±JOIN OUR FREE NEWSLETTER
±Compare Expat Providers
±Expat Focus Partners
±Latest Financial Articles
· Brexit Update: How to Navigate Your Money Transfers Around Political Change
· A Closer Look At Europe – Some Of The Best Cities To Move To In 2018
· Expat Focus Financial Update June 2018
· Expat Focus Financial Update May 2018
· Life Down Under – 10 Things You Didn’t Know About Living In Australia
· The Top 5 Things American Expats Need To Know When Filing US Taxes Abroad
· Expat Focus Financial Update April 2018
· Expat Focus Financial Update March 2018
· Moving Abroad, Before And After Brexit
±A - Subscribe to Our Newsletter
Our monthly newsletter contains health and financial news, expat articles, social media recommendations and more.
±A - Join Our Community
±A - Read Our Guide
±A - Compare Quotes and Save
±A - Listen to the Podcast
±A - Expert Financial
±A - ExpatFocus Partners
ElectricityBack to top Back to main Skip to menu
Panama - Electricity
The power supply in Panama is frequently interrupted, although if you live in an apartment building you will find that it may have its own generator to cover essentials such as lifts and air conditioning. A power cut can be anything from a few minutes to a few hours and it is very rare that a power cut will run into days, but it has been known. Rural areas will suffer far more from this than urban areas so many opt to generate their own electricity.
The pricing of your electricity bill is calculated on the area that you live in. If you are in an affluent area you may find that you are paying 3 or 4 times more than a colleague who lives in a poorer neighbourhood. If you are in a large house and you run air conditioning frequently your electricity bill can be as much as $200 a month, although most people pay much less than this as they only run appliances and air conditioning when they need them. Many people will pay an average of $30-40 per month. Those who are in the country on one of the retired persons programmes will be able to claim a discount as part of the terms of their visa.
In order to receive electricity you need to register with the supply company. In Panama this is an organisation which is overseen by the government called Union Fenosa. There is no choice of electricity providers although supplies to rural areas may be fed through a smaller distribution company. Signing up is simply a matter of calling them and giving them your details. As an expat you may find that you need to provide them with copies of ID papers such as your Panama ID card or passport and you will need to prove that you have the right to live in the property so a copy of your tenancy agreement would be helpful.
Union Fenosa is a Spanish company which is in operation throughout the world, although mainly in Spanish speaking countries. All the information needed to sign up can be found on the website along with contact details for the company. The company can be contacted during normal working hours and weekends.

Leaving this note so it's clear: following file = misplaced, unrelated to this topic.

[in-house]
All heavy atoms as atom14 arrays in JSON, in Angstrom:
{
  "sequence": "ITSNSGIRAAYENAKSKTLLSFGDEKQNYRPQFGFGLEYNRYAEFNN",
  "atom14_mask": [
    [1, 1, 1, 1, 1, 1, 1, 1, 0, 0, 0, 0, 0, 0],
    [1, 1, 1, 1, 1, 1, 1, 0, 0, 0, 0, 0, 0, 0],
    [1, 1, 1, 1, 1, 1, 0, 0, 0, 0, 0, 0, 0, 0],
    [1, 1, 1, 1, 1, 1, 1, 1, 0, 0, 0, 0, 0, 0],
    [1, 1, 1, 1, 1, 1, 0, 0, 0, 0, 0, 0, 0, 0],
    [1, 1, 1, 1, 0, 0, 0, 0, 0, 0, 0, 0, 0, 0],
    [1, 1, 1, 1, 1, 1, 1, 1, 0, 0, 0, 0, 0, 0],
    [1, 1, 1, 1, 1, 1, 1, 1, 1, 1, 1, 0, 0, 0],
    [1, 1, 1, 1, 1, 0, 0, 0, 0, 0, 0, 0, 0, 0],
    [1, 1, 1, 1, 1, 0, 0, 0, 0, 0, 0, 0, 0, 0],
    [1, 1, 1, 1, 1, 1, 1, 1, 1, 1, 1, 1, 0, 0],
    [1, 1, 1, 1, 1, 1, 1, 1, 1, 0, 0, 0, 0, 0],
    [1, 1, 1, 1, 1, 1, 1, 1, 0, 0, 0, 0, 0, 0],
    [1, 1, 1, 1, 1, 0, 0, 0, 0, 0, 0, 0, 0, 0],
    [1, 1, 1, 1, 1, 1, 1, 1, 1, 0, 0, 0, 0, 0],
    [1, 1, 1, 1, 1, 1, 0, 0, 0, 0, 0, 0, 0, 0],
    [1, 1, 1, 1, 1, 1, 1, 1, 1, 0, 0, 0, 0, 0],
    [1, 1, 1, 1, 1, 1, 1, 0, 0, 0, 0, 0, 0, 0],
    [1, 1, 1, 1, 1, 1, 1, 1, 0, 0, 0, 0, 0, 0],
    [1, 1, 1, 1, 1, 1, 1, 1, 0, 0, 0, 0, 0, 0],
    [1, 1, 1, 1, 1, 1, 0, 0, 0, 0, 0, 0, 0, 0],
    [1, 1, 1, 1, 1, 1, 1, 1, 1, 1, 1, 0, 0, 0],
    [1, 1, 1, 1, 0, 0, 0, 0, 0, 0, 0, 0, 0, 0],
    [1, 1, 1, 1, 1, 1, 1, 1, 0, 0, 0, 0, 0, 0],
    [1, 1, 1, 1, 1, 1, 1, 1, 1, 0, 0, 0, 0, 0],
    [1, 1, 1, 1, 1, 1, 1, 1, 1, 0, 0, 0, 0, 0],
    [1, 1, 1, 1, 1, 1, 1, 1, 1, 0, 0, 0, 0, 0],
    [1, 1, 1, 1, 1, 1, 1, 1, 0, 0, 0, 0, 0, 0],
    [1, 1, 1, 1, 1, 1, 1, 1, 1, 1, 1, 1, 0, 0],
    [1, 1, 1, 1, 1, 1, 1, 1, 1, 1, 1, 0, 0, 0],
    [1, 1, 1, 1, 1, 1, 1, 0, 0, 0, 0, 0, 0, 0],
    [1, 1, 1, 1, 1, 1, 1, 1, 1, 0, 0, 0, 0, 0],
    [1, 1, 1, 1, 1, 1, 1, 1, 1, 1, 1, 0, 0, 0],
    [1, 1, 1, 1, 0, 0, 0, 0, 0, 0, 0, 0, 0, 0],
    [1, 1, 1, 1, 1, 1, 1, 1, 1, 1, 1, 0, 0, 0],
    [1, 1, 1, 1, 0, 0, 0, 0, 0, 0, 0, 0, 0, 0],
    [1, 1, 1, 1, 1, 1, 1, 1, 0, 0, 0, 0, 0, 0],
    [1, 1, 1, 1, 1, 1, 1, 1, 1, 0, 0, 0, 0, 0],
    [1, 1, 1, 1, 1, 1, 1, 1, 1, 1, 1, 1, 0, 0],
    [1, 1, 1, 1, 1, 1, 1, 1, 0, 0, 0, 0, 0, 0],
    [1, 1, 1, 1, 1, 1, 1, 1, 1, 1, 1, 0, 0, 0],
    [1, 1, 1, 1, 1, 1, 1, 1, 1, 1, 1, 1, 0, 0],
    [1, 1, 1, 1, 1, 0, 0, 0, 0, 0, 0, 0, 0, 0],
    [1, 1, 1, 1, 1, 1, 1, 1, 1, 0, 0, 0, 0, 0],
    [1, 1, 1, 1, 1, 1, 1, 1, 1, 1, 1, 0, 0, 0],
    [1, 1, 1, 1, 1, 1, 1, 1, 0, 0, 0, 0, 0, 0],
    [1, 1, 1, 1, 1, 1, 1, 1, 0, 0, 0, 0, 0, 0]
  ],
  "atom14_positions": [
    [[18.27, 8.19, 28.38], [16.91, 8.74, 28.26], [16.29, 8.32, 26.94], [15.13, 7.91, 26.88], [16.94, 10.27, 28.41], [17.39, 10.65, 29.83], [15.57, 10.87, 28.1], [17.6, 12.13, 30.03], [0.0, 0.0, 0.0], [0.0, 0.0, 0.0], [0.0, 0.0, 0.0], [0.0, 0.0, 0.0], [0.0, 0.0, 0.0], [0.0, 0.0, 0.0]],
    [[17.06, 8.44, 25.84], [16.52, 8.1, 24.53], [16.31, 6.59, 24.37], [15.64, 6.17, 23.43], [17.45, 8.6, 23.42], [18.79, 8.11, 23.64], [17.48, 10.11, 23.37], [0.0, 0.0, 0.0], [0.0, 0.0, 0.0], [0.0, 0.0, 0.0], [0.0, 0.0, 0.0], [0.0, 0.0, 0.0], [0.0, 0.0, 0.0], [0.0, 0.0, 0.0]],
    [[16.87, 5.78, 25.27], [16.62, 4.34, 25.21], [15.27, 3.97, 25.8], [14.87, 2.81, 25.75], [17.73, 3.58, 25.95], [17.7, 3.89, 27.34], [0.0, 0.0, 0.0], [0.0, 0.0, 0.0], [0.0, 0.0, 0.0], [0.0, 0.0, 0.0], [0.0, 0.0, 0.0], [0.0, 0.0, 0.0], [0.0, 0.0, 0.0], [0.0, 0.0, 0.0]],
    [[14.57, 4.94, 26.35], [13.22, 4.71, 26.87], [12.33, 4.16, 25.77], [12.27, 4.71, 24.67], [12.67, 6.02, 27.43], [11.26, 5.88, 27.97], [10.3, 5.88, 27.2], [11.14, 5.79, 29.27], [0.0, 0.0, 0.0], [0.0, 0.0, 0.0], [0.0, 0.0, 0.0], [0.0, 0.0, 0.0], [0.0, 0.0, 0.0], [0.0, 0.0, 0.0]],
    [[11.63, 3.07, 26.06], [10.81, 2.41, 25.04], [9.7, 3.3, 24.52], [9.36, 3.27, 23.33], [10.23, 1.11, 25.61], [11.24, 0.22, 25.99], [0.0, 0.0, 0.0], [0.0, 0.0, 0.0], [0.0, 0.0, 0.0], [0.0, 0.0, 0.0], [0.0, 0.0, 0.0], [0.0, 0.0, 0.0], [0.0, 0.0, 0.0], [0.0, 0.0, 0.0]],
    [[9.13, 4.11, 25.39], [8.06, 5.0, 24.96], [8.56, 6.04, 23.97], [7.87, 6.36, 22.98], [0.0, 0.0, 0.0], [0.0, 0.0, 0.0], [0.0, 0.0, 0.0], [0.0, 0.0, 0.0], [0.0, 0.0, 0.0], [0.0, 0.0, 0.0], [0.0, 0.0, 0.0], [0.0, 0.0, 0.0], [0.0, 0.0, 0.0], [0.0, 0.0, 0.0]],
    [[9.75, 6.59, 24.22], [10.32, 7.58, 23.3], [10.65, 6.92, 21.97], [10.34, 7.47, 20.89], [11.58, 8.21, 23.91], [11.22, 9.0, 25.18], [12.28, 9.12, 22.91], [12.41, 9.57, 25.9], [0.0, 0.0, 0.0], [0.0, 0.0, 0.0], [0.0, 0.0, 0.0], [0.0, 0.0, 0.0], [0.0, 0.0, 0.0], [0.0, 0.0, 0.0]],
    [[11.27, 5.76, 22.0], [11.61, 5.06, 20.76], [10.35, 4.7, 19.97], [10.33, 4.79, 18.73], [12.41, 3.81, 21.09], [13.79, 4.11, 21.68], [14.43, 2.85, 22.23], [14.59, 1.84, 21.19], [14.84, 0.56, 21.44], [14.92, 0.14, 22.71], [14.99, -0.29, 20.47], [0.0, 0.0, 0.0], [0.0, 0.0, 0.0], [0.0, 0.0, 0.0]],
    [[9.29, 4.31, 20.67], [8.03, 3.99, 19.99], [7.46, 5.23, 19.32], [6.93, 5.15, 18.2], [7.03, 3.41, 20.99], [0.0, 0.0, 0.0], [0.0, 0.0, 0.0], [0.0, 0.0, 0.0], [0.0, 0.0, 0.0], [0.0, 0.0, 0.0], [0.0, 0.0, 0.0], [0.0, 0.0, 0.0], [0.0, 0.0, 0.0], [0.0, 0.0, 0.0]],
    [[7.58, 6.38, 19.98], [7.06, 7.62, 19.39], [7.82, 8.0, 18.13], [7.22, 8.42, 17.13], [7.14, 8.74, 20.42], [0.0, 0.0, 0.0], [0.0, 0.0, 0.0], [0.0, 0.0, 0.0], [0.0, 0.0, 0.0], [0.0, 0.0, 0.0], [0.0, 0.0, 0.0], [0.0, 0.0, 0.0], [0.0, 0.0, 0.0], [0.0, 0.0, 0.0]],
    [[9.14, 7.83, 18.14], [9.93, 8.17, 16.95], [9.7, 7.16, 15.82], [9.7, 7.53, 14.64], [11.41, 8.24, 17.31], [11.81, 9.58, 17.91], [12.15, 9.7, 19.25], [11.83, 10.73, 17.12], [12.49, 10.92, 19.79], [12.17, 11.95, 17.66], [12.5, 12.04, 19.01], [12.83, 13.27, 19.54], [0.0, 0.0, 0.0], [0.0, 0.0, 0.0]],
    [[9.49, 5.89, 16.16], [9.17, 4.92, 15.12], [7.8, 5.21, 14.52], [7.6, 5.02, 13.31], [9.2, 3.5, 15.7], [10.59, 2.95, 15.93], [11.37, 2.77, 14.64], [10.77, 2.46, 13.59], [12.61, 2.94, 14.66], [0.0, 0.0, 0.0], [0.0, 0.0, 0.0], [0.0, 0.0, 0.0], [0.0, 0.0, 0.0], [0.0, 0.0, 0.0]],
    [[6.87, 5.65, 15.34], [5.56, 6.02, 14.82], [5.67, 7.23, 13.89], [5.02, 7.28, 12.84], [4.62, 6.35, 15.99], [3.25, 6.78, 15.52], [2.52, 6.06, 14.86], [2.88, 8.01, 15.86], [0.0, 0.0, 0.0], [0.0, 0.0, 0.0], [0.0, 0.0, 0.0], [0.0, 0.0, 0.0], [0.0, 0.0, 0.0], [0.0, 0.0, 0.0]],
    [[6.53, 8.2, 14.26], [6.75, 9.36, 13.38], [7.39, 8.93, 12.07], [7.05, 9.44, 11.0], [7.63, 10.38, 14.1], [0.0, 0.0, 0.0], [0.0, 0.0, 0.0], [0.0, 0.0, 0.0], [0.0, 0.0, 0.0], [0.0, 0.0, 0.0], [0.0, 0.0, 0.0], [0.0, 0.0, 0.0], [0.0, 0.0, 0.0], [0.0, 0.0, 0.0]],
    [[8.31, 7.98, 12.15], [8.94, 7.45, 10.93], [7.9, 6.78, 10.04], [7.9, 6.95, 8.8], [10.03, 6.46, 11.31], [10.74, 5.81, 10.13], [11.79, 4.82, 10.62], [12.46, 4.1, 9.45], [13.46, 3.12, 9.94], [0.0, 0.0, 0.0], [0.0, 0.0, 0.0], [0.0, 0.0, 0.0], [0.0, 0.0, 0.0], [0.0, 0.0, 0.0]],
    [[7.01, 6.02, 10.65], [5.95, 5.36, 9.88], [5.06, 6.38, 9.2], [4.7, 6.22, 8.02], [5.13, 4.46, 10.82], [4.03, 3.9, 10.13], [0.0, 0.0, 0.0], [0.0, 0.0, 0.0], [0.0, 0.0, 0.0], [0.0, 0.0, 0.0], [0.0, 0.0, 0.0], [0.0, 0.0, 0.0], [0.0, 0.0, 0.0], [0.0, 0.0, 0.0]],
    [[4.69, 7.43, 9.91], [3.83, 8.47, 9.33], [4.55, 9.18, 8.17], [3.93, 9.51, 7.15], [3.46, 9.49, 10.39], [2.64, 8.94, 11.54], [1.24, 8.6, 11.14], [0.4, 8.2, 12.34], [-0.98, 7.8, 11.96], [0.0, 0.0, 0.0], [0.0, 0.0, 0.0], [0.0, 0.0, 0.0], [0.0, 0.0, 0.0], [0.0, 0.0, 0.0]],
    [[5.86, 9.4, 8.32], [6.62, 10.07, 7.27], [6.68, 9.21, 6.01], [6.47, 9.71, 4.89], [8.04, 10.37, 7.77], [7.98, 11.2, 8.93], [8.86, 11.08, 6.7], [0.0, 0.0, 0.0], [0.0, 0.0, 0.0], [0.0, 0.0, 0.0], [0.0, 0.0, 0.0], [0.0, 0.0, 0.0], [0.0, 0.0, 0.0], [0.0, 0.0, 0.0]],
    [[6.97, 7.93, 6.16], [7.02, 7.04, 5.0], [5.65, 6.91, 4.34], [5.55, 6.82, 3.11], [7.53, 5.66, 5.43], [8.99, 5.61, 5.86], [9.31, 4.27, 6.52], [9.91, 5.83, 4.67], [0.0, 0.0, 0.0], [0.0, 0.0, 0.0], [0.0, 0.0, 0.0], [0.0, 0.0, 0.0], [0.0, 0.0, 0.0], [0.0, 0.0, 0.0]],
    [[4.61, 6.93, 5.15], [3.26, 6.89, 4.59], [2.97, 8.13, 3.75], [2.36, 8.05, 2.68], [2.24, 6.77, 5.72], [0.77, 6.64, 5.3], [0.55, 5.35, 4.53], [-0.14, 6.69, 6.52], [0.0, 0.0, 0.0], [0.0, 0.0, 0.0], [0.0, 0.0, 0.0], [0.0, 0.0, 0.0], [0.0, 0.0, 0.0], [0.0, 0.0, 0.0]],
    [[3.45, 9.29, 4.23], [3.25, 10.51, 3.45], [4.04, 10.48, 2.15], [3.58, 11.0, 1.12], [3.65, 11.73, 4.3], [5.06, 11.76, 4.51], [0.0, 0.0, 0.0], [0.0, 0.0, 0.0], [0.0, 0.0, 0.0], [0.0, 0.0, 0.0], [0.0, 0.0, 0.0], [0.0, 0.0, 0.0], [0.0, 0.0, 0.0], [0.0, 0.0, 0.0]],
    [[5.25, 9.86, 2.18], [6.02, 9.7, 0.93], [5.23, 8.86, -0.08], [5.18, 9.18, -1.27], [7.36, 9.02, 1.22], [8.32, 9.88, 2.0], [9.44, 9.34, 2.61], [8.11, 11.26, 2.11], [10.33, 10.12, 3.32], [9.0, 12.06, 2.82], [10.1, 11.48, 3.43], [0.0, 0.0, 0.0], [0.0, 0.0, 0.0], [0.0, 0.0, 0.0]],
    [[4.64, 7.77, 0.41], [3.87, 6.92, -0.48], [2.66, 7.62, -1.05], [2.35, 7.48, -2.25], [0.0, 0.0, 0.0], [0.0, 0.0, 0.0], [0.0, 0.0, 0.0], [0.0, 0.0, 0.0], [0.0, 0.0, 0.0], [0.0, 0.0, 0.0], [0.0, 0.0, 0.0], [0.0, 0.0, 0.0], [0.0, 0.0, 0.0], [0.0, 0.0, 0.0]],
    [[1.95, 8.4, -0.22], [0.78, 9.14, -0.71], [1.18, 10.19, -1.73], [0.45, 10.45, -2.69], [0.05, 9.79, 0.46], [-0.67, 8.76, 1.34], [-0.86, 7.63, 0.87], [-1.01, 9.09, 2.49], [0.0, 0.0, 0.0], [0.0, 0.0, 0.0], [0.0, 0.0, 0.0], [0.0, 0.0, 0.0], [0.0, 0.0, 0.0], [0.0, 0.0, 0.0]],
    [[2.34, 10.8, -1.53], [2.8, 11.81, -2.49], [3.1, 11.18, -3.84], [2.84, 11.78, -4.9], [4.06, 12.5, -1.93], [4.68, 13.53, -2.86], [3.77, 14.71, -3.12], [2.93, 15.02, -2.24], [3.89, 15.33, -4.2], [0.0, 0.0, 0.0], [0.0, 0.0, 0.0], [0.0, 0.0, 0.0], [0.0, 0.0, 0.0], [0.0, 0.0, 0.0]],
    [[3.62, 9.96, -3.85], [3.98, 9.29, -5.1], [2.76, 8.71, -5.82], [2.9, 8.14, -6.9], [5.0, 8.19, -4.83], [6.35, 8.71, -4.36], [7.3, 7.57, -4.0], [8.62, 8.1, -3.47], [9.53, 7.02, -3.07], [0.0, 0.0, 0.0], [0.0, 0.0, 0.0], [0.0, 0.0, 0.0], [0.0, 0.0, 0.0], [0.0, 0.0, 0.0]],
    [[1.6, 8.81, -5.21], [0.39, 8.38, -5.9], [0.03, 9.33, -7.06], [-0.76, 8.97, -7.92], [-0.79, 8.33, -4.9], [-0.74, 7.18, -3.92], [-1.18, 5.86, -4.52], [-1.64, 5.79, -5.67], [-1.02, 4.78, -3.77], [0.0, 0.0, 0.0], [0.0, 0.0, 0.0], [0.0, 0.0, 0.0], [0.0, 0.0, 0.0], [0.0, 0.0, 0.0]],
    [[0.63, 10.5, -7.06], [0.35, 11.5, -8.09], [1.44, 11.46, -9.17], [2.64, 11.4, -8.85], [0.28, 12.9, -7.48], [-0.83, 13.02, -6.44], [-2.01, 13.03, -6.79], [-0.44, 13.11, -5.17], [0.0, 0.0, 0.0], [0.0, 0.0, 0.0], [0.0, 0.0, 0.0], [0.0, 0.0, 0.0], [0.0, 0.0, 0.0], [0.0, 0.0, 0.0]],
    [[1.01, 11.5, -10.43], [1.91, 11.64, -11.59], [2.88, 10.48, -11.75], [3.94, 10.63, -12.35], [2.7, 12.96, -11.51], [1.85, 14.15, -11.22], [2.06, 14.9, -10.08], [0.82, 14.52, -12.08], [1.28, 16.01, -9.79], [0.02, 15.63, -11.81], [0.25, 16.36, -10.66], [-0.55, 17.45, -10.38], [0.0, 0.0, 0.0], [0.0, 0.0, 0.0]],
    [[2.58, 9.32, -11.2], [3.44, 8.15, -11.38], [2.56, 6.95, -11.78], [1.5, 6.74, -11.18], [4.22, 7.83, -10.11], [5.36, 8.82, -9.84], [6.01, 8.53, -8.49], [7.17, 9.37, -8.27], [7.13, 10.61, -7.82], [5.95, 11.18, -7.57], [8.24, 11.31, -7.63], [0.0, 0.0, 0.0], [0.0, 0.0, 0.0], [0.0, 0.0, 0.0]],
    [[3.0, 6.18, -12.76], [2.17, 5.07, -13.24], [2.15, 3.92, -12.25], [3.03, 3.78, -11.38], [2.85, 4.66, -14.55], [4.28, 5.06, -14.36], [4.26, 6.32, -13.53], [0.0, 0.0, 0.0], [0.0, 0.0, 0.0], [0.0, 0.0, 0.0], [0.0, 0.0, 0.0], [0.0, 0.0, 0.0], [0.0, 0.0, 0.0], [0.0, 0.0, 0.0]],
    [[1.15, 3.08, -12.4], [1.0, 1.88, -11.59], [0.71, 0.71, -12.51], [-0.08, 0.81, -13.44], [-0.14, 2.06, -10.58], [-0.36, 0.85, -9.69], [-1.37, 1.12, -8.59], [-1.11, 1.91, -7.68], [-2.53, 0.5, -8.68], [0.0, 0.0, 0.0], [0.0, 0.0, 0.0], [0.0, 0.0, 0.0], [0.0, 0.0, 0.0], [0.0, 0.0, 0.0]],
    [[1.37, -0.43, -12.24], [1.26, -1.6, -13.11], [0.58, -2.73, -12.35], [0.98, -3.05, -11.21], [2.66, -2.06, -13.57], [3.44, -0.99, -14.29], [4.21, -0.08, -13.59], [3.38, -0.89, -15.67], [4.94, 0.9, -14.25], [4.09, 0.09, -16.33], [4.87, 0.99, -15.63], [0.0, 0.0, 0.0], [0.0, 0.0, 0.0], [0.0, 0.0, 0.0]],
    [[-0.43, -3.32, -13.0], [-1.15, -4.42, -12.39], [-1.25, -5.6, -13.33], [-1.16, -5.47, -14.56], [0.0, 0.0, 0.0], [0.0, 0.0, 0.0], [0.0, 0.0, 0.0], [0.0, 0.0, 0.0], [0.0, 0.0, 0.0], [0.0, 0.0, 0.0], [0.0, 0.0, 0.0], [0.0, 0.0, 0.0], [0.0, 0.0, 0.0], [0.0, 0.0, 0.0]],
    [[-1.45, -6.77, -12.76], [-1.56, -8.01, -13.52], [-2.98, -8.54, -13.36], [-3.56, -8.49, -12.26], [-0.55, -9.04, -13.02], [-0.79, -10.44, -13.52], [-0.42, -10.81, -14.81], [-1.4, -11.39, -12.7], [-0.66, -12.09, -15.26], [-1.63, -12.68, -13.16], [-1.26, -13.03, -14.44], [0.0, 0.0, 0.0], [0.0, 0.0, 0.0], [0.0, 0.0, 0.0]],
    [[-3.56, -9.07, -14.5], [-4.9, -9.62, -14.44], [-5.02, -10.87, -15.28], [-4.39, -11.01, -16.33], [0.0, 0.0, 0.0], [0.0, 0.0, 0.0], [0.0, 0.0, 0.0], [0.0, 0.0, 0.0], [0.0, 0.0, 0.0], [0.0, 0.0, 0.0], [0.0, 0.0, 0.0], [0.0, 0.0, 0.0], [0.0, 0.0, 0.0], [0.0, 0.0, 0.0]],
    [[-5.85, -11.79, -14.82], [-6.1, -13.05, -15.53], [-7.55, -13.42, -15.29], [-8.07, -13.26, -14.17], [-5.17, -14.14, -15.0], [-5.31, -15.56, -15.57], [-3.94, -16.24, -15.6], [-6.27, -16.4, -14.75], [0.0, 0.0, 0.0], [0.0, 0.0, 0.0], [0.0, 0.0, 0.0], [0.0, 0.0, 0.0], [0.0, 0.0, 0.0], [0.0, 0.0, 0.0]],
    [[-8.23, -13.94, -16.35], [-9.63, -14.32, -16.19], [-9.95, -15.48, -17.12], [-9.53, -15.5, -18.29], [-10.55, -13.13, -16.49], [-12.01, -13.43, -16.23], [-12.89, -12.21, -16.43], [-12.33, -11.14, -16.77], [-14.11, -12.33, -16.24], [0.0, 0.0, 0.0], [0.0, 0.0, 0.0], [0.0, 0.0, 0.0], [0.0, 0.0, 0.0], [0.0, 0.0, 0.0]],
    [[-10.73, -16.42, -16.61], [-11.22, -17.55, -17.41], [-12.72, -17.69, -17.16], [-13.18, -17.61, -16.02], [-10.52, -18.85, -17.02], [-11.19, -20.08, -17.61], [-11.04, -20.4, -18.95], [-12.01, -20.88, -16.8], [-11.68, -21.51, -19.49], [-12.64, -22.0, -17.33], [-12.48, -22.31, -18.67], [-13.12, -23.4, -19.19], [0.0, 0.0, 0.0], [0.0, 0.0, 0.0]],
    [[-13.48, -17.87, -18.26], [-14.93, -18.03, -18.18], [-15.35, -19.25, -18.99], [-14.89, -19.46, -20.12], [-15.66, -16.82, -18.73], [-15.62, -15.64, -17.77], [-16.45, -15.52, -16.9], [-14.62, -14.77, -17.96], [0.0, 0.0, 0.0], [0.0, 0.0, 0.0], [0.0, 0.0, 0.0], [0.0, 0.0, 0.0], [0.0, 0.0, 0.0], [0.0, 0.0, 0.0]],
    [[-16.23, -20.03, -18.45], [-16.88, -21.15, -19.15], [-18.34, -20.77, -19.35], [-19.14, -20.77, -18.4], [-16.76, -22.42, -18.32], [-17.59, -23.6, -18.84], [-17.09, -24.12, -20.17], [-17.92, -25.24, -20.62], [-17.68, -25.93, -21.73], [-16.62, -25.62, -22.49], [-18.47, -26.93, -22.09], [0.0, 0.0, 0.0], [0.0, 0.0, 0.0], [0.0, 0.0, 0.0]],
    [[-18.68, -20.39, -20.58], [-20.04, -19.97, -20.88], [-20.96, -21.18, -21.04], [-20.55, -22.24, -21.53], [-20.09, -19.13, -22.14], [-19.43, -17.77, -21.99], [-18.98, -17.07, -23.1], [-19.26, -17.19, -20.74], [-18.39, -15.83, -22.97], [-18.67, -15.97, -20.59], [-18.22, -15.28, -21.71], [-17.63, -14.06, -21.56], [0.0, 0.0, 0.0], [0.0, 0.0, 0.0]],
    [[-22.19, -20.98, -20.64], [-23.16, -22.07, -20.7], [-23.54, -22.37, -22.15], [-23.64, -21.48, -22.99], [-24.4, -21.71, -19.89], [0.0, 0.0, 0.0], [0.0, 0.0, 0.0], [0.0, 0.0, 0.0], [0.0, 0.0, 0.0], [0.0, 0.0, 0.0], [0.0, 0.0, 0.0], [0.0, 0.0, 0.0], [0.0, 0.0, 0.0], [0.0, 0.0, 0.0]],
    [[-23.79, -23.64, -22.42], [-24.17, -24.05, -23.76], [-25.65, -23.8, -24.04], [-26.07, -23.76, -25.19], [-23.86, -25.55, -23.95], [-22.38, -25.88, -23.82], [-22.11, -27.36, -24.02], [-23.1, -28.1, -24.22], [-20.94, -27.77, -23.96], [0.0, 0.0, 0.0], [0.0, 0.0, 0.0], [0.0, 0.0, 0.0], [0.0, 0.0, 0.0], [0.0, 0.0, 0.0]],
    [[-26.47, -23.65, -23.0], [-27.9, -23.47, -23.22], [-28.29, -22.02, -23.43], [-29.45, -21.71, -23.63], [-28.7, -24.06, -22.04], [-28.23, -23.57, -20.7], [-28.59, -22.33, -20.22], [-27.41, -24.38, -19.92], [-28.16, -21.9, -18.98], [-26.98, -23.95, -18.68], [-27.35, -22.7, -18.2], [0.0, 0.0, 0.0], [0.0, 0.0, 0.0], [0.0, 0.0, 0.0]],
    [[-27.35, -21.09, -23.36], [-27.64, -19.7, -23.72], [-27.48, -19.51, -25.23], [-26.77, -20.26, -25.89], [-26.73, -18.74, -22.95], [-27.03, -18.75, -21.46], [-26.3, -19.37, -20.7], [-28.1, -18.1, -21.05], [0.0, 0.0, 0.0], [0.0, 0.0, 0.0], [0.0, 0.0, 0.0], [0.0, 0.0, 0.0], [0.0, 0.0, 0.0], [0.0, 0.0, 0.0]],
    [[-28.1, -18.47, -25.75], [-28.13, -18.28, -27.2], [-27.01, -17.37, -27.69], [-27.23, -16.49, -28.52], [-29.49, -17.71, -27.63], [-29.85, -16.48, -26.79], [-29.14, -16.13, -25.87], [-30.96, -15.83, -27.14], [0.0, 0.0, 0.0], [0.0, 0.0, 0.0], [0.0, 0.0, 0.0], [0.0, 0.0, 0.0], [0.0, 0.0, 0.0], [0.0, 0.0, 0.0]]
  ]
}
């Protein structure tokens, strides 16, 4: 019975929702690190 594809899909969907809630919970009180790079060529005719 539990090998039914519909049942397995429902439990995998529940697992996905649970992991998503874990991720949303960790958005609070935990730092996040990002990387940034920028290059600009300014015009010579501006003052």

Bills can be paid in a number of ways. It is now possible to pay bills online although many people are opting for a direct debit system simply because it is easier. Bills can also be paid over the counter at one of the electricity company’s outlets or at a bank. Accepted payment methods include cheque, cash and money transfer.
Non-payment of bills means that your supply will be cut off. Unlike most other countries you will probably not get any notice for this happening. The first you will know about it is when the crew arrive to terminate the power. The good news is that these crews are usually open to a little bribery so that you can stop the power cut off if you pay a little money to buy yourself some time to pay the bill. They do not have the right to force their way into your home and often you can stop the procedure by telling them that the bill has been paid online.
Homes in rural areas tend to generate electricity through the use of generators and solar panels. This is mainly due to the problems of getting mains electricity to these areas and this can provide a reliable service when those with mains electricity are experiencing power cuts. The rivers in certain areas are also suitable for building hydroelectric plants on a small scale. These are suitable for supplying a few hundred homes with electricity.
Read more about this country
Expat Health Insurance Partners
At Bupa we have been helping individuals and families live longer, healthier, happier lives for over 60 years. We are trusted by expats in 190 different countries and have links with healthcare organisations throughout the world. So whether you're moving abroad for a change of career or a change of scene, with our international private health insurance you will always be in safe hands.
Cigna has worked in international health insurance for more than 30 years. Today, Cigna has over 71 million customer relationships around the world. Looking after them is an international workforce of 31,000 people, plus a network of over 1 million hospitals, physicians, clinics and health and wellness specialists worldwide, meaning you have easy access to treatment.